Since relaunching the toy line along with the new cartoon in 2003, Playmates has consistently found a way to keep a series of
'deluxe' figures on shelves, even going so far as the resurrect the Mutating figures from the original toy line at one point.
And now they are going back to that well once again by giving the Mutating Turtles another overhaul to make them match the CGI
movie designs better. Do the changes warrant buying these figures yet again? Read on.
Packaging - 6/10The newest iteration of the Mutations come on larger version of the TMNT movie cards with the Mutations logo added under the TMNT logo. The bubbles have been increased in size to fit the card which gives them plenty of room for additional graphics. But they go a little overboard to the point where the graphics overwhelm the figures. The back of the cards show all four Mutations figures in both forms as well as including a small comic showing how four pet shop turtles came to be mutant ninjas. Fans of the vintage line will recognize this a a nod to the card backs of the earliest TMNT figures in 1987. Overall, the packaging design is nice, but I can't entirely get past the fact that there is so much unnecessary space on these cards.
Sculpting - 3/10When I first found out that Playmates was going to release yet another version of mutating figures, I was prepared to see them reuse the old sculpts again. To their credit, these figures are completely new. That is the good news. The bad news is that they are worse than the previous versions in almost every way. The biggest issue is the bulky body. This has been a problem on the previous mutating figures. But in making these figures larger to be closer in scale to the rest of the movie figures, the bodies had to be made even larger. It is made even worse by giving them heads that are smaller than the other movie figures. The pet turtle heads are a much more realistic style this time. But their size is no better than the mutated ones. Add in the fact that these figures have no necks and you get a combination that results in their chests sticking out almost a quarter of an inch past the front of their faces. The integration of the elbow joints to the sculpt is less than impressive as well. The break for th joint is right under the elbow pad which looks fine when the arm is straight. But once the arm is bent, the pad is left sticking straight out from the upper arm and the straps look completely out of place. There is one final, unexpected change on the new figures. There is a second set of toes sculpted onto the bottom of the regular toes. When you transform the figures into their unmutated form, the toes are flipped over to expose the more realistic claws and texture. It is a nice idea. But in practice what you end up with are feet that still have the obvious shape of the two toed, post-mutation feet and the texturing means that they no longer match the rest of the foot/leg. That pretty well sums up these figure though. Playmates obviously went to some effort to create all new versions of the mutating figure concept. But the final results are far from impressive.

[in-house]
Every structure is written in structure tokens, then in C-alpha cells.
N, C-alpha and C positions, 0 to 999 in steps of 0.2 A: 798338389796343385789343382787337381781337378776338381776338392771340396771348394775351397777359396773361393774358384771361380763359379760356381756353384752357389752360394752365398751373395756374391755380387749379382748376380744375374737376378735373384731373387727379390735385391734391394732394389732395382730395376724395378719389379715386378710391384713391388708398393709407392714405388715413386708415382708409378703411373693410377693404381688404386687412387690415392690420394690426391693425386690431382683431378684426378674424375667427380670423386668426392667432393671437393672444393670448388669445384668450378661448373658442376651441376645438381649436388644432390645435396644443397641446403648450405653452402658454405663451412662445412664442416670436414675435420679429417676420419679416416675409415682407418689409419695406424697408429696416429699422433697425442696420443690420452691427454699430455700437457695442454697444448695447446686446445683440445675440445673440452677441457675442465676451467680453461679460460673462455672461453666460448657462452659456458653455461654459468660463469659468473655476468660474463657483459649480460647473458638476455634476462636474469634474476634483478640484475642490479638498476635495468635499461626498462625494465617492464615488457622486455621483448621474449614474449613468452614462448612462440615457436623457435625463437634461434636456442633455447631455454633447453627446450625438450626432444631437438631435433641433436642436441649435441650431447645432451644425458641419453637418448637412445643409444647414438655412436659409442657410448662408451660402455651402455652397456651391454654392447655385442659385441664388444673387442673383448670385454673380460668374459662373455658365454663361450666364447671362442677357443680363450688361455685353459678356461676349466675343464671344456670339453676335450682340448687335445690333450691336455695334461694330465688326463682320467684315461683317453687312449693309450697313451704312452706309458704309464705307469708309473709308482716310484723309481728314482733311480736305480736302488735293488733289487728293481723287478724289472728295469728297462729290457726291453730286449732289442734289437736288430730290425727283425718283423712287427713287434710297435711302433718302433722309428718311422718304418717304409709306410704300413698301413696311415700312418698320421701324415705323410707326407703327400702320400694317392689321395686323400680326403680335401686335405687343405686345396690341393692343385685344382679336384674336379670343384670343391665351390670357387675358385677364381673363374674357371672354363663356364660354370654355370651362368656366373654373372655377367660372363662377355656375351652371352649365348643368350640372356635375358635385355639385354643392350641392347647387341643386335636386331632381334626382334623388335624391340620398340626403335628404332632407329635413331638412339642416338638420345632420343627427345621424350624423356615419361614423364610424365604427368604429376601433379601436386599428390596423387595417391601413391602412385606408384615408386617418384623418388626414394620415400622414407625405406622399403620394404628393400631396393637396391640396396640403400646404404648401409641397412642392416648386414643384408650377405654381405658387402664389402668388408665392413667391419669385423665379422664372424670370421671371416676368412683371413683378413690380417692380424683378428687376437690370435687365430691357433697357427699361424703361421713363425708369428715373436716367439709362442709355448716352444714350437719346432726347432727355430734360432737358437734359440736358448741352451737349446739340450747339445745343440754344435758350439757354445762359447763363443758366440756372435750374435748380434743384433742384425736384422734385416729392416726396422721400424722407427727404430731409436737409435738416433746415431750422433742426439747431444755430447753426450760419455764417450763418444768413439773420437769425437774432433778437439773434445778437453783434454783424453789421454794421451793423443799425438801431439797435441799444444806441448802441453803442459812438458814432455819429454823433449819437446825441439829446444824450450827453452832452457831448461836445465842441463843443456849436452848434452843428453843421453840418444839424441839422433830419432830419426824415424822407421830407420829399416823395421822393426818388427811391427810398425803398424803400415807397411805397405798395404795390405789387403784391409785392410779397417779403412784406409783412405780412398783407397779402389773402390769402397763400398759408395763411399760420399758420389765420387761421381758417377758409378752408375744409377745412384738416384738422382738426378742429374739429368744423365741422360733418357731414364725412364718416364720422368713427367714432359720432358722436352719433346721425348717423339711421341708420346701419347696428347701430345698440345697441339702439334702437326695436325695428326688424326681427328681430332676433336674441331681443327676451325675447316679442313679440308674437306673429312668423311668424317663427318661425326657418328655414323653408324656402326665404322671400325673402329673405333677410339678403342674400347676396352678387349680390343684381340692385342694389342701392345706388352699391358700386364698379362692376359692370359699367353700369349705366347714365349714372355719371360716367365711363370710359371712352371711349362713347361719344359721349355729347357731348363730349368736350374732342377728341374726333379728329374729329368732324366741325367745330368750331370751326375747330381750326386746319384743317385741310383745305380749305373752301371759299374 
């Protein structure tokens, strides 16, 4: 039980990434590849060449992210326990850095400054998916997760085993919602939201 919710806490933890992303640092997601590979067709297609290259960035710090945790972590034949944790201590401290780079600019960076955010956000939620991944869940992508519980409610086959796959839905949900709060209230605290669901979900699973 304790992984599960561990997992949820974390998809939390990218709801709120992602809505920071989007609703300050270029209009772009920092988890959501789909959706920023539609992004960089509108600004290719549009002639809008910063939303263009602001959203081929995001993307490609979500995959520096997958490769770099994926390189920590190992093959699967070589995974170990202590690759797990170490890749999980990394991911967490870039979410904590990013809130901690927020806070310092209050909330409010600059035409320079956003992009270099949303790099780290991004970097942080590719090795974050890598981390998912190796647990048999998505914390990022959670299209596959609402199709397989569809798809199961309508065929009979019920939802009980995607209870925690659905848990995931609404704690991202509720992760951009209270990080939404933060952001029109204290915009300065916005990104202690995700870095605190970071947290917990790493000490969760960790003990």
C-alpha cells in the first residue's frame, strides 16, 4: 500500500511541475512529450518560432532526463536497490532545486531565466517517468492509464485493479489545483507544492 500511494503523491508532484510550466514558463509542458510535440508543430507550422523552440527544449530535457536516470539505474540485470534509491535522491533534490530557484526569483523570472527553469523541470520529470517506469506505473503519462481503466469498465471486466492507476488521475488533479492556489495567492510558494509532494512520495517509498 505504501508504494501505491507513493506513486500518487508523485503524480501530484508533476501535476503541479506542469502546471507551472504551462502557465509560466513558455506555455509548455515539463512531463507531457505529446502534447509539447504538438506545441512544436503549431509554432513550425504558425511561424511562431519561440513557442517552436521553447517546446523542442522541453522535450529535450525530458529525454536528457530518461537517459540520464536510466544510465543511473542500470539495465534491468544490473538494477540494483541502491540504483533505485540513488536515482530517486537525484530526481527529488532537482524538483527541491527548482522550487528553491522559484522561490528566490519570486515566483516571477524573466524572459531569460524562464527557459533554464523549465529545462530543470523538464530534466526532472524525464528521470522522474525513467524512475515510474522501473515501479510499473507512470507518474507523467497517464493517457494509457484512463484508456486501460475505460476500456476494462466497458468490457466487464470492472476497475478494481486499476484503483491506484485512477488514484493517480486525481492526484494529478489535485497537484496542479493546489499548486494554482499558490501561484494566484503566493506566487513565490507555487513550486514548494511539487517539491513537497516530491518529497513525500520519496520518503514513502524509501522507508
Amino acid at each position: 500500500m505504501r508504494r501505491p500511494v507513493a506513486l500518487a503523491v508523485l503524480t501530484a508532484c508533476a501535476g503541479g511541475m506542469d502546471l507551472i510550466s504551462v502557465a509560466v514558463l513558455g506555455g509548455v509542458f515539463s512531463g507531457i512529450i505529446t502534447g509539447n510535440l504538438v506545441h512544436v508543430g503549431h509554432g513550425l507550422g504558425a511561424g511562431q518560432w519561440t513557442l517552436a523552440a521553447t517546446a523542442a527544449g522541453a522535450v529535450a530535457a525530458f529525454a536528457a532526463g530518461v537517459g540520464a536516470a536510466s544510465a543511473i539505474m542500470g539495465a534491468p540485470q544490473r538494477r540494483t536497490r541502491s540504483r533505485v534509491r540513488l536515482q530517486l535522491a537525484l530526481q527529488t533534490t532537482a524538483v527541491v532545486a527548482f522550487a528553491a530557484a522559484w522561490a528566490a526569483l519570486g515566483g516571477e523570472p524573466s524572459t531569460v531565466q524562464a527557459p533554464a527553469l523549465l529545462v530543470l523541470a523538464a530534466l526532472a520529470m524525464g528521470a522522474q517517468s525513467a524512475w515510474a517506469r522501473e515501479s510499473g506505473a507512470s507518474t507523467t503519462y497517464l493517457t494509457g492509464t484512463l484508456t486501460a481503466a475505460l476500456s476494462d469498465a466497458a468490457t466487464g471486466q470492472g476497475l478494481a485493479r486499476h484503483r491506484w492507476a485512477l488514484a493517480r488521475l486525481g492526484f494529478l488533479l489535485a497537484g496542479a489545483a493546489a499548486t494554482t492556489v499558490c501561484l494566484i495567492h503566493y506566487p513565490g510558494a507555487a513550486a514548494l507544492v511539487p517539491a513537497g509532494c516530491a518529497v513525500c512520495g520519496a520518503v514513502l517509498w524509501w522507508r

Paint - 5/10The paint work on these figures is pretty basic. The front and back shells are painted as are the belts and pads and their teeth. Quality control isn't perfect. Leonardo has a couple of stray marks. But overall, the figures are about what you would expect on a mass market figure.
Articulation - 8/10Finally we get to the one area where the latest Mutating figures out preform the originals. Where the first figures had just nine points of articulation, the new versions sport seventeen points of articulation in their mutated form:
Accessories - Leo 4/10, others 6/10Each of the TMNT movie Mutating figures come a mini canister of ooze that matches their bandanna color. More ooze is always fun for the kids and a great way to make mothers very nervous. But the more important accessories are the weapons. What would the green teens be without their sais, chuks swords and bo? Each comes with their trademark weapon. But in a nice extra touch, all of the weapons are designed to be stored inside their shell when transformed to their pet turtle form. That means that their weapons had to be shrunk down a bit. For Raph and Mike it isn't a big change. The size change isn't too bad for Donatello's bo either. But they also designed it to fold up on either side of the grip tape to allow it to fit into the shell. I appreciate that they went to the trouble. But making a staff that could have snapped together at those two points instead of folding up would have been just as effective and looked better. Finally you have Leonardo and his two katana. As with all of the Mutating figures, his swords had to be shrunk down. But that still wasn't enough. So like Donatello's bo, his katanas have been hinged at the hilts. The end result are swords that look less like swords and more like over sized switchblades.
Value - 3/10As with most of the deluxe figures that Playmates has offered in the TMNT lines, you can expect to pay between $10 and $11 for the newest incarnation of the Mutating figures. Are they worth it? I suppose if you never had any of the previous versions you might consider them. But for long term fans, these new versions have very little to offer and some very notable drawbacks.
Happy Hunting:The TMNT movie Mutating figures were released at the end of 2007 and were fairly widely distributed at the time. They are still readily available at both Target and Toys R Us from what I have seen. You can also find them on-line from both KB Toys.com and Toys R Us.com.